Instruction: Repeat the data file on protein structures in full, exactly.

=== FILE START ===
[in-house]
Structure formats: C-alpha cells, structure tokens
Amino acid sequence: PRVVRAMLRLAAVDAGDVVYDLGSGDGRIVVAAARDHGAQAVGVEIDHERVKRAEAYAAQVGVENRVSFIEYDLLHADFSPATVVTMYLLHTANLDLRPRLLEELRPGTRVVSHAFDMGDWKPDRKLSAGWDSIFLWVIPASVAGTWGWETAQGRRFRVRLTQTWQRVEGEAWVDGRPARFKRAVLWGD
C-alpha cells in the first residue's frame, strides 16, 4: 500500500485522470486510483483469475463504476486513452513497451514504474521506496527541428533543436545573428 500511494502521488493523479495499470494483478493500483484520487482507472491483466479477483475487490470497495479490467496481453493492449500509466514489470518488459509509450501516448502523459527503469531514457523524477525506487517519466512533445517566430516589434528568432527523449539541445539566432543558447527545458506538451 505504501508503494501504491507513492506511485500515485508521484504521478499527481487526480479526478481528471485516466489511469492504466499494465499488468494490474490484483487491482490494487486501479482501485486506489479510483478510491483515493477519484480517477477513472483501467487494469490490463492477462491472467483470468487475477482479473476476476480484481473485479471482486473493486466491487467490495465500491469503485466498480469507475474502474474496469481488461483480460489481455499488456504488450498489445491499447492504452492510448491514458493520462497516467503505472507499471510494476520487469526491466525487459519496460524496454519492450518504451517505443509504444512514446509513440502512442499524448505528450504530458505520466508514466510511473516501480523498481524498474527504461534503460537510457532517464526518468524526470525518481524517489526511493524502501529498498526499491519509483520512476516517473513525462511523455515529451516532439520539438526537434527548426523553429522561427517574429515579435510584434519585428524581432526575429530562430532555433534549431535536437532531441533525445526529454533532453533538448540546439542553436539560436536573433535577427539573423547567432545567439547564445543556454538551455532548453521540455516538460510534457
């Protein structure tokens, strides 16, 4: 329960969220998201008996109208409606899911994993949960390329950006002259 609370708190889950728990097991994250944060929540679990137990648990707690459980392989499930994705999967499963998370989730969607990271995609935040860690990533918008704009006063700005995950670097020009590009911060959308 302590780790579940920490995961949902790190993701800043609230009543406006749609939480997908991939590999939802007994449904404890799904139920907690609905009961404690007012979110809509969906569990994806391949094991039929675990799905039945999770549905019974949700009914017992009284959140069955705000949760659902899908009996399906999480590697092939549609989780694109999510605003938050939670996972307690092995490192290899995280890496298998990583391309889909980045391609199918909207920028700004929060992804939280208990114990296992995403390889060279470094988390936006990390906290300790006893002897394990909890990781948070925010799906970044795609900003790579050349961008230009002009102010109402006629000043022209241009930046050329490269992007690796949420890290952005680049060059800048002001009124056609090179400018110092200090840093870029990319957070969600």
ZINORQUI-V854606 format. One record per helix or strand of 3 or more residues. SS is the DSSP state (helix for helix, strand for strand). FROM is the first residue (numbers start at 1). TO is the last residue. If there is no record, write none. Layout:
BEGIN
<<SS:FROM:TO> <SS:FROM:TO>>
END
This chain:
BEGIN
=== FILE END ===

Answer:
[in-house]
Structure formats: C-alpha cells, structure tokens
Amino acid sequence: PRVVRAMLRLAAVDAGDVVYDLGSGDGRIVVAAARDHGAQAVGVEIDHERVKRAEAYAAQVGVENRVSFIEYDLLHADFSPATVVTMYLLHTANLDLRPRLLEELRPGTRVVSHAFDMGDWKPDRKLSAGWDSIFLWVIPASVAGTWGWETAQGRRFRVRLTQTWQRVEGEAWVDGRPARFKRAVLWGD
C-alpha cells in the first residue's frame, strides 16, 4: 500500500485522470486510483483469475463504476486513452513497451514504474521506496527541428533543436545573428 500511494502521488493523479495499470494483478493500483484520487482507472491483466479477483475487490470497495479490467496481453493492449500509466514489470518488459509509450501516448502523459527503469531514457523524477525506487517519466512533445517566430516589434528568432527523449539541445539566432543558447527545458506538451 505504501508503494501504491507513492506511485500515485508521484504521478499527481487526480479526478481528471485516466489511469492504466499494465499488468494490474490484483487491482490494487486501479482501485486506489479510483478510491483515493477519484480517477477513472483501467487494469490490463492477462491472467483470468487475477482479473476476476480484481473485479471482486473493486466491487467490495465500491469503485466498480469507475474502474474496469481488461483480460489481455499488456504488450498489445491499447492504452492510448491514458493520462497516467503505472507499471510494476520487469526491466525487459519496460524496454519492450518504451517505443509504444512514446509513440502512442499524448505528450504530458505520466508514466510511473516501480523498481524498474527504461534503460537510457532517464526518468524526470525518481524517489526511493524502501529498498526499491519509483520512476516517473513525462511523455515529451516532439520539438526537434527548426523553429522561427517574429515579435510584434519585428524581432526575429530562430532555433534549431535536437532531441533525445526529454533532453533538448540546439542553436539560436536573433535577427539573423547567432545567439547564445543556454538551455532548453521540455516538460510534457
């Protein structure tokens, strides 16, 4: 329960969220998201008996109208409606899911994993949960390329950006002259 609370708190889950728990097991994250944060929540679990137990648990707690459980392989499930994705999967499963998370989730969607990271995609935040860690990533918008704009006063700005995950670097020009590009911060959308 302590780790579940920490995961949902790190993701800043609230009543406006749609939480997908991939590999939802007994449904404890799904139920907690609905009961404690007012979110809509969906569990994806391949094991039929675990799905039945999770549905019974949700009914017992009284959140069955705000949760659902899908009996399906999480590697092939549609989780694109999510605003938050939670996972307690092995490192290899995280890496298998990583391309889909980045391609199918909207920028700004929060992804939280208990114990296992995403390889060279470094988390936006990390906290300790006893002897394990909890990781948070925010799906970044795609900003790579050349961008230009002009102010109402006629000043022209241009930046050329490269992007690796949420890290952005680049060059800048002001009124056609090179400018110092200090840093870029990319957070969600």
ZINORQUI-V854606 format. One record per helix or strand of 3 or more residues. SS is the DSSP state (helix for helix, strand for strand). FROM is the first residue (numbers start at 1). TO is the last residue. If there is no record, write none. Layout:
BEGIN
<<SS:FROM:TO> <SS:FROM:TO>>
END
This chain:
BEGIN